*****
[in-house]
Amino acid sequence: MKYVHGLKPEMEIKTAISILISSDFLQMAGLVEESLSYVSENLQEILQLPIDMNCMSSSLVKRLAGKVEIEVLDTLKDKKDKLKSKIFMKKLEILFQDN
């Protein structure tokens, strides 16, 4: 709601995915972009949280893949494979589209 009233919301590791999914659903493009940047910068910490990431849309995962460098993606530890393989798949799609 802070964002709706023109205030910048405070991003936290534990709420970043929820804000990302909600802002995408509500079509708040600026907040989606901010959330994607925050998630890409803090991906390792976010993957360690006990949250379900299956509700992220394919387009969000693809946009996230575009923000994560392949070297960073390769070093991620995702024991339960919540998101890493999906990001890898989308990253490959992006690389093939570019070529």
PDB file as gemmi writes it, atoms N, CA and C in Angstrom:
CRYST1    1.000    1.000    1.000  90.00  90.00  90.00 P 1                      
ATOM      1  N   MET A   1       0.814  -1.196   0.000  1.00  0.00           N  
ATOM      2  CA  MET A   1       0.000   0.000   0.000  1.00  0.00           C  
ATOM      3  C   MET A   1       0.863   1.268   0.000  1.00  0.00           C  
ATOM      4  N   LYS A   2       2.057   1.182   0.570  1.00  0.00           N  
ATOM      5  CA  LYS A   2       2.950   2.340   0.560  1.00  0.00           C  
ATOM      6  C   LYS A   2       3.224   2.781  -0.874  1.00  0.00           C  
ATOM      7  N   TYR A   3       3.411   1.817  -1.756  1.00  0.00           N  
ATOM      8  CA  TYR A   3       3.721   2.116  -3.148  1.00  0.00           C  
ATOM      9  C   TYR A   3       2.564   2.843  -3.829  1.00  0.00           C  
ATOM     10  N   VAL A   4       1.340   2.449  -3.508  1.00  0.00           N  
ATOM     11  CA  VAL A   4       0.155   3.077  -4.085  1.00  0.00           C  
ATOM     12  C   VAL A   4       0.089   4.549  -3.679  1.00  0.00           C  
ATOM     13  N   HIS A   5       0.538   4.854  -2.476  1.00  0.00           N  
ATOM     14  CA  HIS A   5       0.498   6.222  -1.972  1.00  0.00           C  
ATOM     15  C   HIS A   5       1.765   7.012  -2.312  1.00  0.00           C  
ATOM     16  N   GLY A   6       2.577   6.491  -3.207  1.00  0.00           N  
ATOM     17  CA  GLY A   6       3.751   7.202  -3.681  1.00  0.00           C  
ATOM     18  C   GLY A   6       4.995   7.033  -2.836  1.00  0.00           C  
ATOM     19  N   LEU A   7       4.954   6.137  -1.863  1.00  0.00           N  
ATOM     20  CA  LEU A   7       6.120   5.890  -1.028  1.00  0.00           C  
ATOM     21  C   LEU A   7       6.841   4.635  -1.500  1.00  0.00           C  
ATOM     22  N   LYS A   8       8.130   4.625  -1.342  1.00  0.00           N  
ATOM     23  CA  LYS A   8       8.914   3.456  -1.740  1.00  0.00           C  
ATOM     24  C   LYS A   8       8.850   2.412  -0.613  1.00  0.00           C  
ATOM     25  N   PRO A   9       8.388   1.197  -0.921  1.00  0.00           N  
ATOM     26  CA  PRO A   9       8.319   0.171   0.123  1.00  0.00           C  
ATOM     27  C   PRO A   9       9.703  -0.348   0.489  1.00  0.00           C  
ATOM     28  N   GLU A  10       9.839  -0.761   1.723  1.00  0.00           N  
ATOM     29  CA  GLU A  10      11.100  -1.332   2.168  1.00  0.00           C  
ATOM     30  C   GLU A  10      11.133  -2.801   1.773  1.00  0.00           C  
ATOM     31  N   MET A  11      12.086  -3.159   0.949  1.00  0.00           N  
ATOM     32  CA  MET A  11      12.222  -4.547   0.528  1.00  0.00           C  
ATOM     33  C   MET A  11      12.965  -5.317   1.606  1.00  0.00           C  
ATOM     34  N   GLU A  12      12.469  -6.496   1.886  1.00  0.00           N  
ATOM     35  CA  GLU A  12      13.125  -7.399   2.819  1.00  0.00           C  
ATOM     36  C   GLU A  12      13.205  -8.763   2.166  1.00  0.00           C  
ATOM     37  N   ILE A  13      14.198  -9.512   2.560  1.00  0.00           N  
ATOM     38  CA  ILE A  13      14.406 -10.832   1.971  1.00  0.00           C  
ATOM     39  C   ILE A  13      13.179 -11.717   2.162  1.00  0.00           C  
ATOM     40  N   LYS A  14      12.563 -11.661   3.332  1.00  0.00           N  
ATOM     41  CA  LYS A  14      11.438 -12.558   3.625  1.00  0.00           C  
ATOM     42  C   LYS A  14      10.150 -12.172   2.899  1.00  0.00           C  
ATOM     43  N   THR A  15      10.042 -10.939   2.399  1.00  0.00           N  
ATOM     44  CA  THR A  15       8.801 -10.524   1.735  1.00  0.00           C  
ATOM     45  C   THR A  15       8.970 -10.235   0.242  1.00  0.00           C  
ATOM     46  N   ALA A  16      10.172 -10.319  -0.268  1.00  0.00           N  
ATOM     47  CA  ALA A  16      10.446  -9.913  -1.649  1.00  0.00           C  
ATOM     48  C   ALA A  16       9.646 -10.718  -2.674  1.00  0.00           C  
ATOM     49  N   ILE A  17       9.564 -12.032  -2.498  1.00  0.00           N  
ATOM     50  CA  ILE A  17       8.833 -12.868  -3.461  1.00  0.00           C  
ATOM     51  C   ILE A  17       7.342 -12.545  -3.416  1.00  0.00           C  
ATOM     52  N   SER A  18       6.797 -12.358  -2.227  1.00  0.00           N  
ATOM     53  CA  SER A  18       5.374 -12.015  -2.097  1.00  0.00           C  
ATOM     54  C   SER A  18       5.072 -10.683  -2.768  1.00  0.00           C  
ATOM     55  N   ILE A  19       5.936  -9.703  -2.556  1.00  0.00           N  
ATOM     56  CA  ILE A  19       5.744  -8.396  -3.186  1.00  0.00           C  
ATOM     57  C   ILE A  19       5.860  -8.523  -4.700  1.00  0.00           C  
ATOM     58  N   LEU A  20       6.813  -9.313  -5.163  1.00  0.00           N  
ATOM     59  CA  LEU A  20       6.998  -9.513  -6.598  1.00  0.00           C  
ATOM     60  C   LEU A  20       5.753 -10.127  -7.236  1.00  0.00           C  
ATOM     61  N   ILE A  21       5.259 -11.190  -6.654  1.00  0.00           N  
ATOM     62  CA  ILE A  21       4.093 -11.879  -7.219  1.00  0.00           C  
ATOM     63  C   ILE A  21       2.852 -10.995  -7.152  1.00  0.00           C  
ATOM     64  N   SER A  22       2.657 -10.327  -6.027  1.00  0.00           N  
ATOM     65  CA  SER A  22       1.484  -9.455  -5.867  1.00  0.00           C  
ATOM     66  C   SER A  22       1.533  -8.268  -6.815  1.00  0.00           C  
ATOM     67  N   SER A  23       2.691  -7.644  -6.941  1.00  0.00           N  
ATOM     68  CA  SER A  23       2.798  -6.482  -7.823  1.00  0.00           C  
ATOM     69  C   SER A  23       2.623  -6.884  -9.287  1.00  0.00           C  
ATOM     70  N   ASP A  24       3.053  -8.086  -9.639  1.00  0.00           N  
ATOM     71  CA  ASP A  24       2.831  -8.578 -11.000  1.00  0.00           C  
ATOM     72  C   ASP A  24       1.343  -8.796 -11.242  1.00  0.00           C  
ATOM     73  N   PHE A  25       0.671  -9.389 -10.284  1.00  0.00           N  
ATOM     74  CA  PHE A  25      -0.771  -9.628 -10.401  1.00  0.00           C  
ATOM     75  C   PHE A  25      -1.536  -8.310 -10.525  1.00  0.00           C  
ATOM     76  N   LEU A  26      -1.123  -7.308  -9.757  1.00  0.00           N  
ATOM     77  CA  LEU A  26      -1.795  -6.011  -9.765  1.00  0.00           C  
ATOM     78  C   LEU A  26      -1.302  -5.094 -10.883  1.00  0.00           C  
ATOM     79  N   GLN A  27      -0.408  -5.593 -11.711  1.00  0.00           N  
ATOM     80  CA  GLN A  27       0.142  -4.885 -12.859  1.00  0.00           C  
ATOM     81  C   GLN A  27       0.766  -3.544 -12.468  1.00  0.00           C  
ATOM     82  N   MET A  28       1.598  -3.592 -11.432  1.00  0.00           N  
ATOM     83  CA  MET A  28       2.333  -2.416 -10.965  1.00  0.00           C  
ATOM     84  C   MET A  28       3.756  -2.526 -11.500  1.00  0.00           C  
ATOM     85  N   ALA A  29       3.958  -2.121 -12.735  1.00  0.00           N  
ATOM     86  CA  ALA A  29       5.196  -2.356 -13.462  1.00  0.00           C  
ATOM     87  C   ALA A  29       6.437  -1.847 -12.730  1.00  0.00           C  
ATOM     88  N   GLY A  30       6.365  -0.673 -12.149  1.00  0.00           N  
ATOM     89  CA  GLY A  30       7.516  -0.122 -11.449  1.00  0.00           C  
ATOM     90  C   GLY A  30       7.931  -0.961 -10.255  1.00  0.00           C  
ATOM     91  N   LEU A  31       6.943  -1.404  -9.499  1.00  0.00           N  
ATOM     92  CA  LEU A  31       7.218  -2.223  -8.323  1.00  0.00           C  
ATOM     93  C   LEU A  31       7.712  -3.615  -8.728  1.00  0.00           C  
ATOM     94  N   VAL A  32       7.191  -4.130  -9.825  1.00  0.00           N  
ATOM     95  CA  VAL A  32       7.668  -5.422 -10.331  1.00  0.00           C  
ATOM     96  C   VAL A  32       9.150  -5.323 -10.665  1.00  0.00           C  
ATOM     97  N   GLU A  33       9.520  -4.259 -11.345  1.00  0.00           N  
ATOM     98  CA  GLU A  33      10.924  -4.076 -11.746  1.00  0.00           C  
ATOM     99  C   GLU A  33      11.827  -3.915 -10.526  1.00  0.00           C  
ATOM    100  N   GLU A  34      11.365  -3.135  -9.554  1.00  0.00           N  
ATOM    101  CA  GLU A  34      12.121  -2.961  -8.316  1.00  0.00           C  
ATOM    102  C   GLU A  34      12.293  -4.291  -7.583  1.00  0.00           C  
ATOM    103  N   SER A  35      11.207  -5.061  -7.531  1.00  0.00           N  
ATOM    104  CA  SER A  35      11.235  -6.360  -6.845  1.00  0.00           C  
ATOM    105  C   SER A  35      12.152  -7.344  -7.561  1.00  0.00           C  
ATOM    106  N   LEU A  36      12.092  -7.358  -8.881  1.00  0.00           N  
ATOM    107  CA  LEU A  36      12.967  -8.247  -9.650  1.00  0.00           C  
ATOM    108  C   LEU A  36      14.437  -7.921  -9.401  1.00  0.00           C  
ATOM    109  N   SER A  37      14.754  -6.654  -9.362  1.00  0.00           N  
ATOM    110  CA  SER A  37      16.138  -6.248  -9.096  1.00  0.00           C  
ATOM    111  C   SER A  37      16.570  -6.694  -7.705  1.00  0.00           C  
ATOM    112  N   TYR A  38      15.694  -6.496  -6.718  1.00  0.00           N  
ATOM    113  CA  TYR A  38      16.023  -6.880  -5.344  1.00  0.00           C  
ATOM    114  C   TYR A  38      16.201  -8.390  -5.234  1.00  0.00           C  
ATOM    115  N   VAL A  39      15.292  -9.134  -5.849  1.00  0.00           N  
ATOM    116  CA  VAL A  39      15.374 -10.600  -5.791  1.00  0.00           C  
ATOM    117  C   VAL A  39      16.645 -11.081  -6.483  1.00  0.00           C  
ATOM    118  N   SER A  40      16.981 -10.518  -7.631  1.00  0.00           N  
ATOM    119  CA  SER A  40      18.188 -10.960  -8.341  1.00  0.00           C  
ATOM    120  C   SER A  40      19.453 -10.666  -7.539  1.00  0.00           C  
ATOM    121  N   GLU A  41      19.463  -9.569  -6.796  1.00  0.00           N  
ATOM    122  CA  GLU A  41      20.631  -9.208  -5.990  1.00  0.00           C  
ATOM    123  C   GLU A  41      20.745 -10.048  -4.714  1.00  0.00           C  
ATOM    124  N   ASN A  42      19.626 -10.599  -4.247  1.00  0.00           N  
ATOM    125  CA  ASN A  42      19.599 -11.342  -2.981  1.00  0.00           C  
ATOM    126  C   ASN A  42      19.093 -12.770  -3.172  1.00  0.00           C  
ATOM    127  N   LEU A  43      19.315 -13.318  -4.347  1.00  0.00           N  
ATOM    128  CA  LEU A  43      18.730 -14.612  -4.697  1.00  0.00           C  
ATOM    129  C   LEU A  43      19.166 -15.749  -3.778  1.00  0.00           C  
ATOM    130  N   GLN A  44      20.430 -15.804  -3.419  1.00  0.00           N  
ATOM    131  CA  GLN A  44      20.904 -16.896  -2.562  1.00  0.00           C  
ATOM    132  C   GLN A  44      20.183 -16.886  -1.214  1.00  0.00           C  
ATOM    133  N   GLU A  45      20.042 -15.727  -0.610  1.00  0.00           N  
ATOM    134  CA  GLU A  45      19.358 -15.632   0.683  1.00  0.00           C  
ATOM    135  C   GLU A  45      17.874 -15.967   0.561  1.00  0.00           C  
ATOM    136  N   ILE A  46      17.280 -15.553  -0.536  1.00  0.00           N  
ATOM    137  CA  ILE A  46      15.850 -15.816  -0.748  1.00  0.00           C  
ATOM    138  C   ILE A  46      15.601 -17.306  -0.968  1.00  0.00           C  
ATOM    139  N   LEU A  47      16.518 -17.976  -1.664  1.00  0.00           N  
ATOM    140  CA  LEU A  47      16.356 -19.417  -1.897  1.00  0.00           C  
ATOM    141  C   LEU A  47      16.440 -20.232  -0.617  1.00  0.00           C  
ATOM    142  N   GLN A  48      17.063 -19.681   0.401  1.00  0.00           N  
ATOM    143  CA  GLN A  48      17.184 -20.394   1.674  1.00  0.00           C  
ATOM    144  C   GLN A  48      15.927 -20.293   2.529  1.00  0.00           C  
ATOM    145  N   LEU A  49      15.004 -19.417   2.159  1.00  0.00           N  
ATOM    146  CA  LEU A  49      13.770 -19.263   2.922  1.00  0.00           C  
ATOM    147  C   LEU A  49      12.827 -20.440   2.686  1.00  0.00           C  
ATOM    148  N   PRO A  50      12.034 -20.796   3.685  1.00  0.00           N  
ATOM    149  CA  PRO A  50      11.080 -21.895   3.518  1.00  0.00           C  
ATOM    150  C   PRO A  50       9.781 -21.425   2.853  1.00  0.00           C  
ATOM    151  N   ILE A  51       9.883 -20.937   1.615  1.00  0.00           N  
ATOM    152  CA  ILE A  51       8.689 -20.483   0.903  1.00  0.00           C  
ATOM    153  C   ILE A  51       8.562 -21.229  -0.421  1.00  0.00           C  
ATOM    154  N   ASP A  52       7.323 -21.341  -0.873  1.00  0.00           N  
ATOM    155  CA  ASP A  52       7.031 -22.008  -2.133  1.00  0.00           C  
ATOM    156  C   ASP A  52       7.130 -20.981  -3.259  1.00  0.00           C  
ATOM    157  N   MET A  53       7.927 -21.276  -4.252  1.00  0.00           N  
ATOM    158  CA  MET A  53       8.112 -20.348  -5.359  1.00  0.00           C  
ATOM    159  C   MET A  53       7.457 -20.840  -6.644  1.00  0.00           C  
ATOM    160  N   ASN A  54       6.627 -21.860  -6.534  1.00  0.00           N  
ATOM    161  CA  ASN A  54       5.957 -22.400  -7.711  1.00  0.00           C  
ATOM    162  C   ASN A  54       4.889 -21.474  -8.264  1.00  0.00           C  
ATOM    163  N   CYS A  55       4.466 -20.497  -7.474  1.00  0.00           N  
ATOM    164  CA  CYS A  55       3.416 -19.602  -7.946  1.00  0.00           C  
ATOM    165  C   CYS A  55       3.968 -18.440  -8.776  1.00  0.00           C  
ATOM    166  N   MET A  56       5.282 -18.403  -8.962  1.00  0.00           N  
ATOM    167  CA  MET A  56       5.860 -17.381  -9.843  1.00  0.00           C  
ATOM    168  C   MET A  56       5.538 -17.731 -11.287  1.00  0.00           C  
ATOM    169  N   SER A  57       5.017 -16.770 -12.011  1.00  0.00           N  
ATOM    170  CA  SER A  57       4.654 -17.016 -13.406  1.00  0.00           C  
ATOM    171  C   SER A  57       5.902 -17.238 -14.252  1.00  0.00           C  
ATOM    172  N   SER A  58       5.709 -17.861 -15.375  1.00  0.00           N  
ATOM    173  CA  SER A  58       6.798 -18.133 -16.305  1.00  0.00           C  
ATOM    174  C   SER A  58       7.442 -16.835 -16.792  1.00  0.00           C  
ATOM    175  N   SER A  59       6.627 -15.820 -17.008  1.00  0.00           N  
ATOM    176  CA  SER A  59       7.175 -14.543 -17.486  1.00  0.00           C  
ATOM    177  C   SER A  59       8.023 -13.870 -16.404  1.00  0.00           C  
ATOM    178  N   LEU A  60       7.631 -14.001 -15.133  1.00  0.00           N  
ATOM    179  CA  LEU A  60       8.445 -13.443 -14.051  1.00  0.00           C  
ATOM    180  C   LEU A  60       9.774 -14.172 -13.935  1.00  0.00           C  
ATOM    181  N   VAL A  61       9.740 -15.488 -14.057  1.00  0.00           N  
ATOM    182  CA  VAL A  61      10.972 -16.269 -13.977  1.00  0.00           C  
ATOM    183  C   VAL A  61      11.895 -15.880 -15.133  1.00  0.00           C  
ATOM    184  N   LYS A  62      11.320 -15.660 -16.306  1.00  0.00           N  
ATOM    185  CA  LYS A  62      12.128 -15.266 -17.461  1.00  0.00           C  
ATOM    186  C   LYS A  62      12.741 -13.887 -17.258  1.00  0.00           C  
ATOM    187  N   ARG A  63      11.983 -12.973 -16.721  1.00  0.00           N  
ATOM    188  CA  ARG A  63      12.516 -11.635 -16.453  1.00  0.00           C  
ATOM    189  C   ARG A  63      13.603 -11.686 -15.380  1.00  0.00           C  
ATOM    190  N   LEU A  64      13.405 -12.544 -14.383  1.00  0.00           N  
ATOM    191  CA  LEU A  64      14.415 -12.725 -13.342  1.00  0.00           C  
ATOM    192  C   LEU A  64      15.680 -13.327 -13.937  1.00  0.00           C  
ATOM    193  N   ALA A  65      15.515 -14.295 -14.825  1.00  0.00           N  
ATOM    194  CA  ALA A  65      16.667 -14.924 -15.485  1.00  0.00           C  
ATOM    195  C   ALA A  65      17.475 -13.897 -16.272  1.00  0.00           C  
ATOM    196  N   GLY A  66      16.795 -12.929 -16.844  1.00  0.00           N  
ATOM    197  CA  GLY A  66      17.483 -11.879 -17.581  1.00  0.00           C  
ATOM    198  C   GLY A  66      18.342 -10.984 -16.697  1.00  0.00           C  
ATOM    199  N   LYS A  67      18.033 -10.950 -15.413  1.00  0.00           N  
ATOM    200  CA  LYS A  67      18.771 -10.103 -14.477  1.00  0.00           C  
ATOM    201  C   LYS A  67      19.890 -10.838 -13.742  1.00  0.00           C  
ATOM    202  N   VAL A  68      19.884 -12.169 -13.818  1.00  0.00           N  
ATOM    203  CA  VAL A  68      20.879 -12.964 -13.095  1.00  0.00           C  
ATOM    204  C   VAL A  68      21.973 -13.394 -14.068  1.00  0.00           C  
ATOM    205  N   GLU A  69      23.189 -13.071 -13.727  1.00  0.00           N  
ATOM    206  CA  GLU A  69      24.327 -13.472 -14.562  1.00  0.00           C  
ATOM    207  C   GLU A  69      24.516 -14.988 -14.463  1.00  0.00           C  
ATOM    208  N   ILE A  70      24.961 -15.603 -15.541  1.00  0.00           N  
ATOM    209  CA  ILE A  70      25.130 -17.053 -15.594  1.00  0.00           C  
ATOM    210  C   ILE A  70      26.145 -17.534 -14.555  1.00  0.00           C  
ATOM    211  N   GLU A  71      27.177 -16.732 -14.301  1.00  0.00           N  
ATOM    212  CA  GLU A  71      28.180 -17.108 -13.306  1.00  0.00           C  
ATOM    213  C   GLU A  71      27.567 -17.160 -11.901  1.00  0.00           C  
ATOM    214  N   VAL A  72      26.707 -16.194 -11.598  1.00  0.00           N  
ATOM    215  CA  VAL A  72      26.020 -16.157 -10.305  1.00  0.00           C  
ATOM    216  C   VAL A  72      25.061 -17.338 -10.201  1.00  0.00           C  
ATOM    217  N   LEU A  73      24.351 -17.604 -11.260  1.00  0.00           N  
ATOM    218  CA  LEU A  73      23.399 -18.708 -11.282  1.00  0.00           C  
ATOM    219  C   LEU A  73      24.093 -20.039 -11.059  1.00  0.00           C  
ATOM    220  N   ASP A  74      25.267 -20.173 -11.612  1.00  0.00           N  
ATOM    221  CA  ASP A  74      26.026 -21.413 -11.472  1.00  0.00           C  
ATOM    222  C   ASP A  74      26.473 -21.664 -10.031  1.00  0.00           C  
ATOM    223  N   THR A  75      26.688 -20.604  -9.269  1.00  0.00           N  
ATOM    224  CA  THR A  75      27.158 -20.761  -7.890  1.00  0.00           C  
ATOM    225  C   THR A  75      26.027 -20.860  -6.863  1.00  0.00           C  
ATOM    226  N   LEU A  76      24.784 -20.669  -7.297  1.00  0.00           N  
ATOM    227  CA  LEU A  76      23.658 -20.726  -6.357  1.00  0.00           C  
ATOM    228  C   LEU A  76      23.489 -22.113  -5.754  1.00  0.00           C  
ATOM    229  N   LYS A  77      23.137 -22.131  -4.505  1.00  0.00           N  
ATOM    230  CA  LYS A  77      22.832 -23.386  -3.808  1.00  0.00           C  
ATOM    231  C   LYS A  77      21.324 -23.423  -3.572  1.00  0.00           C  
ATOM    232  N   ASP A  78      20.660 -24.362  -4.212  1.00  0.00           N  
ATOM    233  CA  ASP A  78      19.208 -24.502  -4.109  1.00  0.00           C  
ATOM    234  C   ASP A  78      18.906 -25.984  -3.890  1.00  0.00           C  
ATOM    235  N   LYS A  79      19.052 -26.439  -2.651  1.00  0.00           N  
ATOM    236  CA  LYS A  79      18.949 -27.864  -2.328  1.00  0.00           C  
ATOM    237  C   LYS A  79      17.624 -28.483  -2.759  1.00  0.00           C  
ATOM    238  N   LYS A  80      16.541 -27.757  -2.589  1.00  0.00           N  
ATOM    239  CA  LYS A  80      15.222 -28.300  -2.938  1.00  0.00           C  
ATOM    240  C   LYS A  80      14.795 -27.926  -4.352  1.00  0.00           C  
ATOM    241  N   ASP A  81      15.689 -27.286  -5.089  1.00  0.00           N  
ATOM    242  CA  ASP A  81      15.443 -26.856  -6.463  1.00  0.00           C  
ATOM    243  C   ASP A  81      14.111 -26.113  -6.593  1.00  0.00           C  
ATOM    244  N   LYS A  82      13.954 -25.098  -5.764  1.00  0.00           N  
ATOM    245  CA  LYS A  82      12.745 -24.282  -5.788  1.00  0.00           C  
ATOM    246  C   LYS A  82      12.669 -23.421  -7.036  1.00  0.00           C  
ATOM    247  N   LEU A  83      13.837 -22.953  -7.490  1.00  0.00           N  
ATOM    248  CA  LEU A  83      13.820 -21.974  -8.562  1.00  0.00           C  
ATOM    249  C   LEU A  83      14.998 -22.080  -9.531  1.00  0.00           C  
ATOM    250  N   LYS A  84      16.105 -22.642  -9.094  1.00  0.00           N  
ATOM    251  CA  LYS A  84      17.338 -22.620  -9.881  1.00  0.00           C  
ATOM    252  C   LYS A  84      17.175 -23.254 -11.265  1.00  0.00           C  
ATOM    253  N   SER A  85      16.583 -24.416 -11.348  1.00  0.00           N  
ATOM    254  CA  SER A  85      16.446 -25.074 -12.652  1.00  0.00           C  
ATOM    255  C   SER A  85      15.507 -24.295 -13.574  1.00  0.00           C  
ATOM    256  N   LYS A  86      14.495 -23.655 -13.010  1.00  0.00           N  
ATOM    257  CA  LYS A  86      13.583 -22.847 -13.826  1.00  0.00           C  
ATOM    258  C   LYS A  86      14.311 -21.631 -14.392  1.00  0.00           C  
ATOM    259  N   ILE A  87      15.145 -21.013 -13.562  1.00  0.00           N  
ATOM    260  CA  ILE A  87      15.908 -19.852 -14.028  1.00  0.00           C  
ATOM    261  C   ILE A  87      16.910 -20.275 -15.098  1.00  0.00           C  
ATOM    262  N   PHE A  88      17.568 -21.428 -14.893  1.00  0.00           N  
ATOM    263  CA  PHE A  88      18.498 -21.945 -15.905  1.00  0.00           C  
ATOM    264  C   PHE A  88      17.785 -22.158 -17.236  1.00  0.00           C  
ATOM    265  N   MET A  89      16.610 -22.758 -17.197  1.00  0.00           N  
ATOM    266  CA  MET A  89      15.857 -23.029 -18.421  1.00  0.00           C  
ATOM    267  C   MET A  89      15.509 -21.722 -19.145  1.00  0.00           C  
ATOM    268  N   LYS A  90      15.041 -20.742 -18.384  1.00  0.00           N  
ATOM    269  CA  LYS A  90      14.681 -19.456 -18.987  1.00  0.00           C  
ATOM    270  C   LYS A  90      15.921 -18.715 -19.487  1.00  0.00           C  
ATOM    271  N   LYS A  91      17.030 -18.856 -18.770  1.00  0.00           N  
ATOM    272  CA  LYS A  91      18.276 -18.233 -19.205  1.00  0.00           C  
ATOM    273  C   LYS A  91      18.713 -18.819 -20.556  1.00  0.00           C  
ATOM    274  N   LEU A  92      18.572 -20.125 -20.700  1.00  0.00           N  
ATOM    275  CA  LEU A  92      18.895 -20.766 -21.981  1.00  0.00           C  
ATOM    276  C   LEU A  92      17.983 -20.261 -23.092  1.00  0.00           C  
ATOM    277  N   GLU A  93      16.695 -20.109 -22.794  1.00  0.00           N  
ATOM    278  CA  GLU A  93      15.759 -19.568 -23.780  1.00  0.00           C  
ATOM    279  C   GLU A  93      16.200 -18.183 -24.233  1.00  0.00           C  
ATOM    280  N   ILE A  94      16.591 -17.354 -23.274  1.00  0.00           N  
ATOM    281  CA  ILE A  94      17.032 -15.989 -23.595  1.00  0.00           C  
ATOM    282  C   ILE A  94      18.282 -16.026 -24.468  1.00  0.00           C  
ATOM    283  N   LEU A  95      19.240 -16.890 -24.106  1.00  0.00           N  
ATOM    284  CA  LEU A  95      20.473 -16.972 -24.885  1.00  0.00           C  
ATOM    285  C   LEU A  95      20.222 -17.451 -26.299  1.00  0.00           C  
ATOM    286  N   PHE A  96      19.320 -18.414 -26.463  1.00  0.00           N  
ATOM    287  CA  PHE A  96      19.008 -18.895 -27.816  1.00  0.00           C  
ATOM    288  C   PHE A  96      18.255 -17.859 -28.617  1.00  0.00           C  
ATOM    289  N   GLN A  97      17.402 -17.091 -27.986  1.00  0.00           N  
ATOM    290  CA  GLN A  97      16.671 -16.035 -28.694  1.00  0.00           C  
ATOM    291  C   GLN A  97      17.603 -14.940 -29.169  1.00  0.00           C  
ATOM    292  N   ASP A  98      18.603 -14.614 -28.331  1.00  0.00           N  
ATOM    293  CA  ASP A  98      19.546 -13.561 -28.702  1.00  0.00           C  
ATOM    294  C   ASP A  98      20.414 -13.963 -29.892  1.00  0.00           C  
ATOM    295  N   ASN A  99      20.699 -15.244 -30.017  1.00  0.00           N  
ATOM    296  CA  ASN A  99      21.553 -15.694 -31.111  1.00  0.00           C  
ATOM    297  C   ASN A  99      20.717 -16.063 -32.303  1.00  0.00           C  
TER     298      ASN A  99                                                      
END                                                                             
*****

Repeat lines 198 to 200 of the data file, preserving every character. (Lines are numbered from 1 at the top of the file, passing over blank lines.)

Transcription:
ATOM    193  N   ALA A  65      15.515 -14.295 -14.825  1.00  0.00           N  
ATOM    194  CA  ALA A  65      16.667 -14.924 -15.485  1.00  0.00           C  
ATOM    195  C   ALA A  65      17.475 -13.897 -16.272  1.00  0.00           C  